This Former ESPN Analyst Is Getting Humiliated In The Texas Senate Race

Here’s a graphic, via Awful Announcing, of where things stand in the Texas Republican Senate primary, which takes place today:

Craig James Texas Senate

Photo: Awful Announcing

Besides the two main challengers to fill Kay Bailey Hutchison’s seat – so-called “establishment” Republican David Dewhurst and tea party favourite Ted Cruz — there is another notable name on the right. That would be former ESPN college football analyst Craig James.

Public Policy Polling puts him at 3 per cent in what has been a particularly embarrassing campaign thus far. He’s trailing “Undecided” and barely beating “Other.” James is viewed favourably by a solid 14 per cent of those polled. Among non-tea partiers, he wins even less support — about 1 per cent.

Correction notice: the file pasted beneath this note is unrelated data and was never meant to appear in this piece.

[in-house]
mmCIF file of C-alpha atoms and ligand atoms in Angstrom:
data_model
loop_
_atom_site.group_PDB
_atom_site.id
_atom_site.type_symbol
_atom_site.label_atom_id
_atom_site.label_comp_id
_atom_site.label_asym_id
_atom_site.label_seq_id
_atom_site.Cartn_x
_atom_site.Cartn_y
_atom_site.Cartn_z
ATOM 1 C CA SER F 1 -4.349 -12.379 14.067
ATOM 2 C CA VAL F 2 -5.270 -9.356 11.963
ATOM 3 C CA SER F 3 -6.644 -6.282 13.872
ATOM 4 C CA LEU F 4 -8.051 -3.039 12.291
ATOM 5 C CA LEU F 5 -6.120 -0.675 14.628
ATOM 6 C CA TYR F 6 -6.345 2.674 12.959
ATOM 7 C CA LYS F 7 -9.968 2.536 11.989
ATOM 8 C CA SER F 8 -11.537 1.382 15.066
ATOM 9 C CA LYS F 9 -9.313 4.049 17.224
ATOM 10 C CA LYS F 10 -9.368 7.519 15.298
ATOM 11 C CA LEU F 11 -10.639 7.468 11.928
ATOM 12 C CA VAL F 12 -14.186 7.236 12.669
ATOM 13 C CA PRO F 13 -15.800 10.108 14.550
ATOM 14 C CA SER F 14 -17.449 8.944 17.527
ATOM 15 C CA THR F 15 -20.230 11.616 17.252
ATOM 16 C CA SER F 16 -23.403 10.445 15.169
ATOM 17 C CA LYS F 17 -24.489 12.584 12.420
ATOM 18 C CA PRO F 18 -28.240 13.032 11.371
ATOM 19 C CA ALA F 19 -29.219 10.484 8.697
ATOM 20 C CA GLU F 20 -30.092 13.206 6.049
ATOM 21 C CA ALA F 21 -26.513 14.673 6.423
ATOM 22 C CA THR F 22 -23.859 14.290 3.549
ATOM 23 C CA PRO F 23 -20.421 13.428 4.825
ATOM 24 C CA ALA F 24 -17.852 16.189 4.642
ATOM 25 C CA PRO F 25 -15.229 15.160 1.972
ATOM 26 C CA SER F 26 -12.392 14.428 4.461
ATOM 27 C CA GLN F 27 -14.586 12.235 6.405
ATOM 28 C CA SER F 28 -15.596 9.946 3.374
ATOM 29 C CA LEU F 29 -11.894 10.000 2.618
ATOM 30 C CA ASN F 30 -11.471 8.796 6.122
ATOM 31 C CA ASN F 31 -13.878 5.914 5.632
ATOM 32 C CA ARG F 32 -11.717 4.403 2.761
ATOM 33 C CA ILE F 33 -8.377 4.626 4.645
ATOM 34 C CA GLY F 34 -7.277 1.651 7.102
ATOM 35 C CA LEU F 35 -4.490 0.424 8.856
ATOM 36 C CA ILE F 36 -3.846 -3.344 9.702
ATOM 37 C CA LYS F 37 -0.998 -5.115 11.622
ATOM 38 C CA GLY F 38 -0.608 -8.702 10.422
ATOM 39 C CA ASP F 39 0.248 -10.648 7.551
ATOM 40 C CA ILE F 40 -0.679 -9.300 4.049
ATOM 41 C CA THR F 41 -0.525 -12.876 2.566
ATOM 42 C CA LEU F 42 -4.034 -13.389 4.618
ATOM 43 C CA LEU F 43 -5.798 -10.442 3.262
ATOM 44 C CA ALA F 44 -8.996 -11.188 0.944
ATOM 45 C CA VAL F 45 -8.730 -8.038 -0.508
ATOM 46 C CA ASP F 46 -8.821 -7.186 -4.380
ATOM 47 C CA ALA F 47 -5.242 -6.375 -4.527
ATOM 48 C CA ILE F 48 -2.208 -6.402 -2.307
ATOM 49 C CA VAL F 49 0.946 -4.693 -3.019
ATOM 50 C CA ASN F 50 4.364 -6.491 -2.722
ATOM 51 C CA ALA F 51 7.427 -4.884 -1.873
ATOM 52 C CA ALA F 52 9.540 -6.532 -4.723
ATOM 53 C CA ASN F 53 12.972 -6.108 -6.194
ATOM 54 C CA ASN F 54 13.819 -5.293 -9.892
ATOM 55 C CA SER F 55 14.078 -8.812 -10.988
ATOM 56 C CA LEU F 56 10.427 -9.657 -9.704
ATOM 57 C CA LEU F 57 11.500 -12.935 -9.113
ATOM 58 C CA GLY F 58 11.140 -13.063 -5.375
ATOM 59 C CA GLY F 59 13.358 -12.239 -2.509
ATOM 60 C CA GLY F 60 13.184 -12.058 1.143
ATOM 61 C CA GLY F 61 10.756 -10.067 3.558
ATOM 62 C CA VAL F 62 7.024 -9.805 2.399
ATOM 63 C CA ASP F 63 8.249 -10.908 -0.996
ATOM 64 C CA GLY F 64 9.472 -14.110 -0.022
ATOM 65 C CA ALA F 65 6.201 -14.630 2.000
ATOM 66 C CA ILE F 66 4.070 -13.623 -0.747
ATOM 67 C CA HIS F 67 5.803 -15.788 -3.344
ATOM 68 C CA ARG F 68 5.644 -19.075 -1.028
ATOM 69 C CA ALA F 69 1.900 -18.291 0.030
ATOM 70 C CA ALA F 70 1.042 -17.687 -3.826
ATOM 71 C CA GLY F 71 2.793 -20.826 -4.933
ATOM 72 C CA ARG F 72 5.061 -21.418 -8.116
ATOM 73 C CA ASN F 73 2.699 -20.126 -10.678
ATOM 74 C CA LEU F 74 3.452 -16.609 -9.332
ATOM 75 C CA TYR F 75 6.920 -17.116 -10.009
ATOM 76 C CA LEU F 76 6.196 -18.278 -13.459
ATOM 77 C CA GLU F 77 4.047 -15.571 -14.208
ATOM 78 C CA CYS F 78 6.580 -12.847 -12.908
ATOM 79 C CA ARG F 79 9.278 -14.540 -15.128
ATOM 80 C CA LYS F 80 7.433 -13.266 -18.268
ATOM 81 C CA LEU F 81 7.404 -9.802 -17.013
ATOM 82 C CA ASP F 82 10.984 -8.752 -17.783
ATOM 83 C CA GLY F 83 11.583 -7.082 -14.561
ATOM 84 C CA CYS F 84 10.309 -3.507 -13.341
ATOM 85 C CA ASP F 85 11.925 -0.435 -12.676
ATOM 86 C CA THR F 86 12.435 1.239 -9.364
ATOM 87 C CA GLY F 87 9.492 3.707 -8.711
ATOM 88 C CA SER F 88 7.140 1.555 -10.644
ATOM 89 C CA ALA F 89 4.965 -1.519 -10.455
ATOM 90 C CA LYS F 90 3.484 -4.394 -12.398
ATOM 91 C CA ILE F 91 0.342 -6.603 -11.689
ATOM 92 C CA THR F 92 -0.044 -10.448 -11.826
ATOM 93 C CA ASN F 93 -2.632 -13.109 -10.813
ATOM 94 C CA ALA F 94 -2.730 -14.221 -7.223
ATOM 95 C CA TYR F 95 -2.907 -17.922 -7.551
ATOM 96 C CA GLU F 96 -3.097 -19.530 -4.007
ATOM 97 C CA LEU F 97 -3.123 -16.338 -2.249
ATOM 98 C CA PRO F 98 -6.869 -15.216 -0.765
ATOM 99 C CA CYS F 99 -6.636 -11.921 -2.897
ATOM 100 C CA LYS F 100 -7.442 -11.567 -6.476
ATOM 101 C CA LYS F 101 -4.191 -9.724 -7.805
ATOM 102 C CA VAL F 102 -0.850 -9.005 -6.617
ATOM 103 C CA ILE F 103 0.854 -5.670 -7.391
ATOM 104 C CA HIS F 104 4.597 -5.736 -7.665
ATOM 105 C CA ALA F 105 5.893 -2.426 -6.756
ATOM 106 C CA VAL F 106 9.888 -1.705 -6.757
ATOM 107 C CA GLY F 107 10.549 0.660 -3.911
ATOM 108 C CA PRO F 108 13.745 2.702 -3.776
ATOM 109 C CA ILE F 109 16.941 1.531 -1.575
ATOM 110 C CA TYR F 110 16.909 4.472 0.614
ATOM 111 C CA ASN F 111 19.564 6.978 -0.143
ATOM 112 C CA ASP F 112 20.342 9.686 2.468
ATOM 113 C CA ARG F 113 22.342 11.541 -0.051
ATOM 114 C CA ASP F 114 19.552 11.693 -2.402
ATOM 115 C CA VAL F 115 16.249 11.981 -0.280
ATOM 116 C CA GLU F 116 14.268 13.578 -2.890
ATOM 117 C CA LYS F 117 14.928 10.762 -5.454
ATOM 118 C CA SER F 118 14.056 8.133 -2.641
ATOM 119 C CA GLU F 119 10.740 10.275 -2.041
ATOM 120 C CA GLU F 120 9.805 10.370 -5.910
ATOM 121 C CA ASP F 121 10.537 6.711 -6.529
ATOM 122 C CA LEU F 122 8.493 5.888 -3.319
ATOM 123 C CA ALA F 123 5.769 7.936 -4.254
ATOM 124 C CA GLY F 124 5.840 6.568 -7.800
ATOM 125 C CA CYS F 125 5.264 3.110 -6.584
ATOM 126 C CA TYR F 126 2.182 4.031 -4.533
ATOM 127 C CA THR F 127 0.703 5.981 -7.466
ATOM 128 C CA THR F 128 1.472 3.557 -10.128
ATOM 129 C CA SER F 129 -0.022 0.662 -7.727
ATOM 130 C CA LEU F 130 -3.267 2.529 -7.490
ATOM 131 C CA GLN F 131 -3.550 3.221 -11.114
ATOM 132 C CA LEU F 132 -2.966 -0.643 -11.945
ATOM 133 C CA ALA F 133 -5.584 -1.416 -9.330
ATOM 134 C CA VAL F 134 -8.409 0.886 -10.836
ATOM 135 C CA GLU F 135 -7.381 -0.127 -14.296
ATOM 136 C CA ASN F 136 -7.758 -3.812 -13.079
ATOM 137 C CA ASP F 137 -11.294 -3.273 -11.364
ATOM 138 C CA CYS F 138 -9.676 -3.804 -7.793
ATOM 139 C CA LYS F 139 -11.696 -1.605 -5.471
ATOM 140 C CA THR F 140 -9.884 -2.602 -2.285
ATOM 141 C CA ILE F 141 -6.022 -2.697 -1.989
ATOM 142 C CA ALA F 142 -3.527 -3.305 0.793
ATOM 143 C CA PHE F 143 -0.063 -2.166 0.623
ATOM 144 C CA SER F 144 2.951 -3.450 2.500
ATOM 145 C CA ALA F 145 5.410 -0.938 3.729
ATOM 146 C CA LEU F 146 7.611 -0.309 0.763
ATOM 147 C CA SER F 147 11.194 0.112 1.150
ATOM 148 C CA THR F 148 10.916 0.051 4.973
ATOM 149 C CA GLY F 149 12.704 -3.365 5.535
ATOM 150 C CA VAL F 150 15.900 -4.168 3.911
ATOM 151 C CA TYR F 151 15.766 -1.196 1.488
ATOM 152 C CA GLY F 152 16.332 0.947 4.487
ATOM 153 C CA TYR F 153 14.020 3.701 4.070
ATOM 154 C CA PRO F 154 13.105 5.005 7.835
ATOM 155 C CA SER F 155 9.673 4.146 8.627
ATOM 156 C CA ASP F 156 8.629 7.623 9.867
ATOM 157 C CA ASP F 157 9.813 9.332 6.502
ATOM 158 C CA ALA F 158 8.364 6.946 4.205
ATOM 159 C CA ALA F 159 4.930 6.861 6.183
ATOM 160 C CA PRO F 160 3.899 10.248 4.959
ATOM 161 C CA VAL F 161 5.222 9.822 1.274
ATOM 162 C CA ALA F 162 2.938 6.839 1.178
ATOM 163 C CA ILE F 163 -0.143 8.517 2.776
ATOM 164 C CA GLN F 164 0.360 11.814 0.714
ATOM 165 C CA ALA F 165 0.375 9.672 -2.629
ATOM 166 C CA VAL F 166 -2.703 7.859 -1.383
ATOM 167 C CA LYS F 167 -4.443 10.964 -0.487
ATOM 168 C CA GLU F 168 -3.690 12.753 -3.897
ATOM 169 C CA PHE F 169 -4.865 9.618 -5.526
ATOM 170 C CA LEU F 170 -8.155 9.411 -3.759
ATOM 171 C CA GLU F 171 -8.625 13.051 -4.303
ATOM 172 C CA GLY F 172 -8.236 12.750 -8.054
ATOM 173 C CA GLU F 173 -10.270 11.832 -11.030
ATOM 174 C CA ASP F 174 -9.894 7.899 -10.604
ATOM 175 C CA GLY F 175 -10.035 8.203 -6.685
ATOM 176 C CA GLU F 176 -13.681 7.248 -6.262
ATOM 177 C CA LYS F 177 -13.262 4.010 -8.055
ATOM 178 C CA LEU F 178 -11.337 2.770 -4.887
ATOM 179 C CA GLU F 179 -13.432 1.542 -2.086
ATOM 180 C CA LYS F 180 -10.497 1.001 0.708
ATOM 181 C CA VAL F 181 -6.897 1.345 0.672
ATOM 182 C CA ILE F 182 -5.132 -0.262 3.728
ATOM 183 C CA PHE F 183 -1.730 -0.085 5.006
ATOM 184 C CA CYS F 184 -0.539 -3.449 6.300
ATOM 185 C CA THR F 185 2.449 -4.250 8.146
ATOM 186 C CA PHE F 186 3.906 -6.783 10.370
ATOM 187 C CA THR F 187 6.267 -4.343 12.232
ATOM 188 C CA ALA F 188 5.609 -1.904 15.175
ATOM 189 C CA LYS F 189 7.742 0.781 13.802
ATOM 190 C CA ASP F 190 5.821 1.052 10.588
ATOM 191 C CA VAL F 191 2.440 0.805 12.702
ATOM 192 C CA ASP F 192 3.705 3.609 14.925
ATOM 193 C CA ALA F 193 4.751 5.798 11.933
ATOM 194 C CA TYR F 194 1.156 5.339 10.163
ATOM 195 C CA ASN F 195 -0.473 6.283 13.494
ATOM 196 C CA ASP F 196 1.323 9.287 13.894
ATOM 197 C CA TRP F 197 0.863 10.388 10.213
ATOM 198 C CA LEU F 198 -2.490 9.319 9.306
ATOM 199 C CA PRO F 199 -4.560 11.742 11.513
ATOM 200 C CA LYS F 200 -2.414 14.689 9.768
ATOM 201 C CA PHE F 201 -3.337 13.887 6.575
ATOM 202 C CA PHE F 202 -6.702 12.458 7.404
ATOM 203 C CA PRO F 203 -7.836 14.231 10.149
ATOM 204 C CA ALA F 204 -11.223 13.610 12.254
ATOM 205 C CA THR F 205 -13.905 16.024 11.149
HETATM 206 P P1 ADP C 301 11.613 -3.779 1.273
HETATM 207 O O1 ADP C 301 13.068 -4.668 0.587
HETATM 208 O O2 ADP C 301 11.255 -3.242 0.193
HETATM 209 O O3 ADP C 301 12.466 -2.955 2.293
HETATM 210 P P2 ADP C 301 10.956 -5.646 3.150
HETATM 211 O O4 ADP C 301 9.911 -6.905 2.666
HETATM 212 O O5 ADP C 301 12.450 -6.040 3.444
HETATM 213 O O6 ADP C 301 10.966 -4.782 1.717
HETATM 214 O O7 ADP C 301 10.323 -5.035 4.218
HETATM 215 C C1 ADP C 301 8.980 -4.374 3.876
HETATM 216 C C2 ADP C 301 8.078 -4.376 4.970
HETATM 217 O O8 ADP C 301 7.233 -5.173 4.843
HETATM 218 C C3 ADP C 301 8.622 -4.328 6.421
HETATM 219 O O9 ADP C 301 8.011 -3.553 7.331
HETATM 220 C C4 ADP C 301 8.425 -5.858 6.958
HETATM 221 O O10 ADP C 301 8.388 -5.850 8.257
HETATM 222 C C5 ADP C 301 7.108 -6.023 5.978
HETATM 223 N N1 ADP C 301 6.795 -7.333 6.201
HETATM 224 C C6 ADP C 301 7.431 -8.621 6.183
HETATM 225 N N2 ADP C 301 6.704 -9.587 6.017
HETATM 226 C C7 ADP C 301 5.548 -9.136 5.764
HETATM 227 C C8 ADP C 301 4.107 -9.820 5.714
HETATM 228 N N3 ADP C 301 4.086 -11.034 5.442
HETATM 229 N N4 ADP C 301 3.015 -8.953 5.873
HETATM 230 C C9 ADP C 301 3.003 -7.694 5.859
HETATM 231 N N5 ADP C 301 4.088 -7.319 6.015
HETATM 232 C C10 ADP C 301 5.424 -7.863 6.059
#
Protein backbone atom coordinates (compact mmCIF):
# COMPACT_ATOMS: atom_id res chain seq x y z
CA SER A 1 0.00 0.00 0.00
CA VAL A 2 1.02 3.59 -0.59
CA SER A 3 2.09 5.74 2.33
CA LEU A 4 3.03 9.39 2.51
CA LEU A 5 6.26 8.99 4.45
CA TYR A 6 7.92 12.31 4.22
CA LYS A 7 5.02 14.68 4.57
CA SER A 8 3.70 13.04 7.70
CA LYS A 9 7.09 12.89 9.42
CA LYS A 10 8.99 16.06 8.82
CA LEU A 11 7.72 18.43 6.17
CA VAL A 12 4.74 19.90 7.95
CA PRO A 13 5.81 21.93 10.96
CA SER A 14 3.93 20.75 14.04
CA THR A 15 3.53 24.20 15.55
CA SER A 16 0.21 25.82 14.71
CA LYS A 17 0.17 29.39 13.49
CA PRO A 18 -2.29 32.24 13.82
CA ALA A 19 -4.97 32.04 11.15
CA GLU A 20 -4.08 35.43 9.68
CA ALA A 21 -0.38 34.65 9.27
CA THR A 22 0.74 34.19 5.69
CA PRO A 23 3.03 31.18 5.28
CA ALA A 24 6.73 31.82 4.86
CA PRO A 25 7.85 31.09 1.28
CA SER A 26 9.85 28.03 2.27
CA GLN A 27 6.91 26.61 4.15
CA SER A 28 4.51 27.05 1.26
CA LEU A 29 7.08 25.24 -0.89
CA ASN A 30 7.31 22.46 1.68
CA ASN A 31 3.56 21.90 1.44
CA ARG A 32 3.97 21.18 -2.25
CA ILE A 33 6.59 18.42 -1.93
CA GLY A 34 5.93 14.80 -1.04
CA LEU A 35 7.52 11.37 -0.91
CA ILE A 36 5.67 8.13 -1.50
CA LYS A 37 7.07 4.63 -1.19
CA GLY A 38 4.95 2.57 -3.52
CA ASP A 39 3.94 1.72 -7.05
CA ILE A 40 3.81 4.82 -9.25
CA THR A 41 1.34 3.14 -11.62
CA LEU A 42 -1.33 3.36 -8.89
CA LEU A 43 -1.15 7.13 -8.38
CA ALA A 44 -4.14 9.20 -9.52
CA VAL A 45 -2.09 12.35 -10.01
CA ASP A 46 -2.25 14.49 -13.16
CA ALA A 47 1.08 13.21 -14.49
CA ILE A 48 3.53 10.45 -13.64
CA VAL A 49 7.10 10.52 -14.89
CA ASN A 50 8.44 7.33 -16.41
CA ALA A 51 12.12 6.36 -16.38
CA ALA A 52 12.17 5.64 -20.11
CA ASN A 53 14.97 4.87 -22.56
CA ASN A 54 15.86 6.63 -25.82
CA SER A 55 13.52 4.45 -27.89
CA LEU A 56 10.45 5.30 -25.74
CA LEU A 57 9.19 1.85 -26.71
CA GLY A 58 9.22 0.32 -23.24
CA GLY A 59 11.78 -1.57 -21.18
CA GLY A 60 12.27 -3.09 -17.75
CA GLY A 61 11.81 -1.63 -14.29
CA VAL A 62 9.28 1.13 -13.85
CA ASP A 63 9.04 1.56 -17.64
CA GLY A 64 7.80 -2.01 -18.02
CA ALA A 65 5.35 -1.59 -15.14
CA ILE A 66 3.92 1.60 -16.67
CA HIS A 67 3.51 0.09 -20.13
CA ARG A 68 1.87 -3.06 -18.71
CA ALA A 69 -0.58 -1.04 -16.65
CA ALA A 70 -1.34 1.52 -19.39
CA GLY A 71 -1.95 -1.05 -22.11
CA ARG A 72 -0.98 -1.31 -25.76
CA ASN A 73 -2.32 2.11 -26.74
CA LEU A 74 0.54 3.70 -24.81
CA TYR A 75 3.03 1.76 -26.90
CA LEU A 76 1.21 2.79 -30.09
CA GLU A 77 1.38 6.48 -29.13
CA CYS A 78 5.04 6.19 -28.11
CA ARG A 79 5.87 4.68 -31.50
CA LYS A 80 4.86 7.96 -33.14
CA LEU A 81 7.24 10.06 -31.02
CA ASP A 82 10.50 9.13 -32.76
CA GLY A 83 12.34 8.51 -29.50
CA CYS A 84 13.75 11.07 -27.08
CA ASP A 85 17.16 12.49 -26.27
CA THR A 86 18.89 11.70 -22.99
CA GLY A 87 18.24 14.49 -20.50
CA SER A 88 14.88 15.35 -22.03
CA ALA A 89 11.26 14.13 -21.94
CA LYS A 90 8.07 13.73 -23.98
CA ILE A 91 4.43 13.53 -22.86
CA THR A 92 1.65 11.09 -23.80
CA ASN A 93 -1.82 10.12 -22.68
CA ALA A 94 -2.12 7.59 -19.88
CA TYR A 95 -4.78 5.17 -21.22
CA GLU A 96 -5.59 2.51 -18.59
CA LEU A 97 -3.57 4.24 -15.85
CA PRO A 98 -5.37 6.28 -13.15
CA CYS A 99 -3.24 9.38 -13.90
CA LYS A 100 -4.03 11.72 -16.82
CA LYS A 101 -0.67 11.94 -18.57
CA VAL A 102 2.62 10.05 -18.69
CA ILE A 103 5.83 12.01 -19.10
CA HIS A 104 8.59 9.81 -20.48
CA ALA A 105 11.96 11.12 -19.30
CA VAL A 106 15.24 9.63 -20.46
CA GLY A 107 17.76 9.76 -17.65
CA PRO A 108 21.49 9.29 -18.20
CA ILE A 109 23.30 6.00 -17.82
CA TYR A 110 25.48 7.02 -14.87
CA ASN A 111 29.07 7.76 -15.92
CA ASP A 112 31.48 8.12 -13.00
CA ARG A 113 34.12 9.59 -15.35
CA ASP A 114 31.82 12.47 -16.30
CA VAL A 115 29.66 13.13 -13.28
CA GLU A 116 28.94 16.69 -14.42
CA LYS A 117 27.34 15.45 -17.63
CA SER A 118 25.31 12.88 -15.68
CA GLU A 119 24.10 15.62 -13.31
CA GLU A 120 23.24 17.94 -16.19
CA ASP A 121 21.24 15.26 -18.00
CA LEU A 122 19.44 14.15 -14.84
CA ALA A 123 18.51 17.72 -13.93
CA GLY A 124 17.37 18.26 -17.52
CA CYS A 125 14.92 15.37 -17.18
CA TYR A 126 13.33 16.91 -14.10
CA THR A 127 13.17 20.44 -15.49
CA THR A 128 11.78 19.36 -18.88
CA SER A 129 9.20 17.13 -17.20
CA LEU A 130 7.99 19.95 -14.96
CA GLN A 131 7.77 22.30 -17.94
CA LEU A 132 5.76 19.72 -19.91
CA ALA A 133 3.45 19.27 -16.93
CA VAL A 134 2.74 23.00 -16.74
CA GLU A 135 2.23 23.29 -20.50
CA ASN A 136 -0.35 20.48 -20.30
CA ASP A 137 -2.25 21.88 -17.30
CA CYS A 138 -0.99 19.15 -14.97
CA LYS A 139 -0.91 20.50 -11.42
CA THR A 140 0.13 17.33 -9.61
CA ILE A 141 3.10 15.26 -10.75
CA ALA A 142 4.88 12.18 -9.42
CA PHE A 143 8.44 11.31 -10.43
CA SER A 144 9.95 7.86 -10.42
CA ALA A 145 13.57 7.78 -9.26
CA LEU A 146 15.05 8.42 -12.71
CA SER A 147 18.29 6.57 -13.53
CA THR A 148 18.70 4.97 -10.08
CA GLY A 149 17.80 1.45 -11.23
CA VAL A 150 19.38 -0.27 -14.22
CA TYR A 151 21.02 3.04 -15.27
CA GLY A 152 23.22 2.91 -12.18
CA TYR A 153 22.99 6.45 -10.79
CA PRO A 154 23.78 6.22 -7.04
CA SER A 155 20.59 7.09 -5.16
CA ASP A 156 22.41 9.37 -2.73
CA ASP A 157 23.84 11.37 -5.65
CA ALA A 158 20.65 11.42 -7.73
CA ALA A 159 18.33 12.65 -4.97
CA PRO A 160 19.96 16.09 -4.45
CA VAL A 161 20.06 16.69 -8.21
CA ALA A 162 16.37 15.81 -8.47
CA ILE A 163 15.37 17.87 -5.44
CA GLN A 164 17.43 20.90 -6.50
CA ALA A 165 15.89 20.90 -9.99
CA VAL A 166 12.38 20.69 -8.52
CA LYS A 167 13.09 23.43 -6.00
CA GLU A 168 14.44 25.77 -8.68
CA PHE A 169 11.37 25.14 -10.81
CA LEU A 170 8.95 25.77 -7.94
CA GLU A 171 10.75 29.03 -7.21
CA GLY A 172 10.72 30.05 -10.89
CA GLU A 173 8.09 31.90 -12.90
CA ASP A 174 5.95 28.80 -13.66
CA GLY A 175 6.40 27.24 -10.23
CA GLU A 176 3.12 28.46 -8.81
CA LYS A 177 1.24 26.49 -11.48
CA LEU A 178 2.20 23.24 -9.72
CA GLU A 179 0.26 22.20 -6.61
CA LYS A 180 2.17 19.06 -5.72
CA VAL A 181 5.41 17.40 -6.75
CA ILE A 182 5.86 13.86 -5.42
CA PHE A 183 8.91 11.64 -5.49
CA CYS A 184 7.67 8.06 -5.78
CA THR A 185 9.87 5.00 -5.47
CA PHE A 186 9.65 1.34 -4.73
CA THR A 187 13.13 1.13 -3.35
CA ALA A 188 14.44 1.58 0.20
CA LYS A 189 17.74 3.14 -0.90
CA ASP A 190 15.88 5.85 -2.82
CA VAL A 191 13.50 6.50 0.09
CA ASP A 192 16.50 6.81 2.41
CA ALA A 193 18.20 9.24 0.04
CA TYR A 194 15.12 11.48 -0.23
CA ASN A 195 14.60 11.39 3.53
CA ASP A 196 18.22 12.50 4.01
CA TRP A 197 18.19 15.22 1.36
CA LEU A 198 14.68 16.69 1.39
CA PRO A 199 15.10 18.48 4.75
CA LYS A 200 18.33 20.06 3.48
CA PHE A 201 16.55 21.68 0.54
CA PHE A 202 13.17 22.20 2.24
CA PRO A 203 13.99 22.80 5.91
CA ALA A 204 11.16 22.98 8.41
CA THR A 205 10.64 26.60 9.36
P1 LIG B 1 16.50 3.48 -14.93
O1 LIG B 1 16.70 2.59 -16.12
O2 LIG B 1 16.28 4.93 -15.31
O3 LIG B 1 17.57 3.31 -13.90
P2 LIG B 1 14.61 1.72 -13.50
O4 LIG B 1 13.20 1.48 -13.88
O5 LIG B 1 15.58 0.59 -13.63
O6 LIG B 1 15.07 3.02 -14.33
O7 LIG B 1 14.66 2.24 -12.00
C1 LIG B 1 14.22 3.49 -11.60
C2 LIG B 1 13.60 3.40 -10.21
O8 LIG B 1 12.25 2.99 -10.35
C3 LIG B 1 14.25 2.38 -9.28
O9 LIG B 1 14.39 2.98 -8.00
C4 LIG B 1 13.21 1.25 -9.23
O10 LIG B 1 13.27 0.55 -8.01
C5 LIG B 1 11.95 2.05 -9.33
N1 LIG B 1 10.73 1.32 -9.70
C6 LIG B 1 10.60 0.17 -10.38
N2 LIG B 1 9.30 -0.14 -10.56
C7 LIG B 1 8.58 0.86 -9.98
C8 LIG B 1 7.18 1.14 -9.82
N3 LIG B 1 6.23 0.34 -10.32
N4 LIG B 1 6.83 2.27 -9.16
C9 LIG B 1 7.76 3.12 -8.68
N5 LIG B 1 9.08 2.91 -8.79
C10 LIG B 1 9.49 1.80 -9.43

Things have gotten so bad for James that PPP is polling him against former Texas Tech head coach Mike Leach, with whom James had a highly publicized scuffle in 2009. 

Some background: Adam James, Craig’s son who played at Texas Tech under James, claimed among other things that Leach “put him in a pitch-black shed” after he was diagnosed with a concussion. Leach sued Texas Tech for wrongful termination after the school fired him. He also sued Craig James, ESPN and a Dallas PR firm, Spaeth Communications, that Craig James had hired. He blamed the controversy on Craig James’ lobbying for more playing time for his son.

PPP’s poll showed that James is up 2-to-1 on Leach — but that 57 per cent are still unsure. 

Craig James Texas Senate

Photo: Public Policy Polling

Oh boy. At least it’s not as bad as this informal poll by the Dallas Morning News, in which Leach took more th 95 per cent of the vote.

This exchange, with MSNBC’s Chuck Todd recently, should give you a little inclination of how the campaign has been going.

On Wednesday, James told MSNBC’s Chuck Todd: “We didn’t hire a PR firm.” But when Todd pressed the issue, noting that James had indeed hired Spaeth Communications, James acknowledged that he had. “There are PR firms for what I needed,” he said. “We needed somebody who could represent us.”

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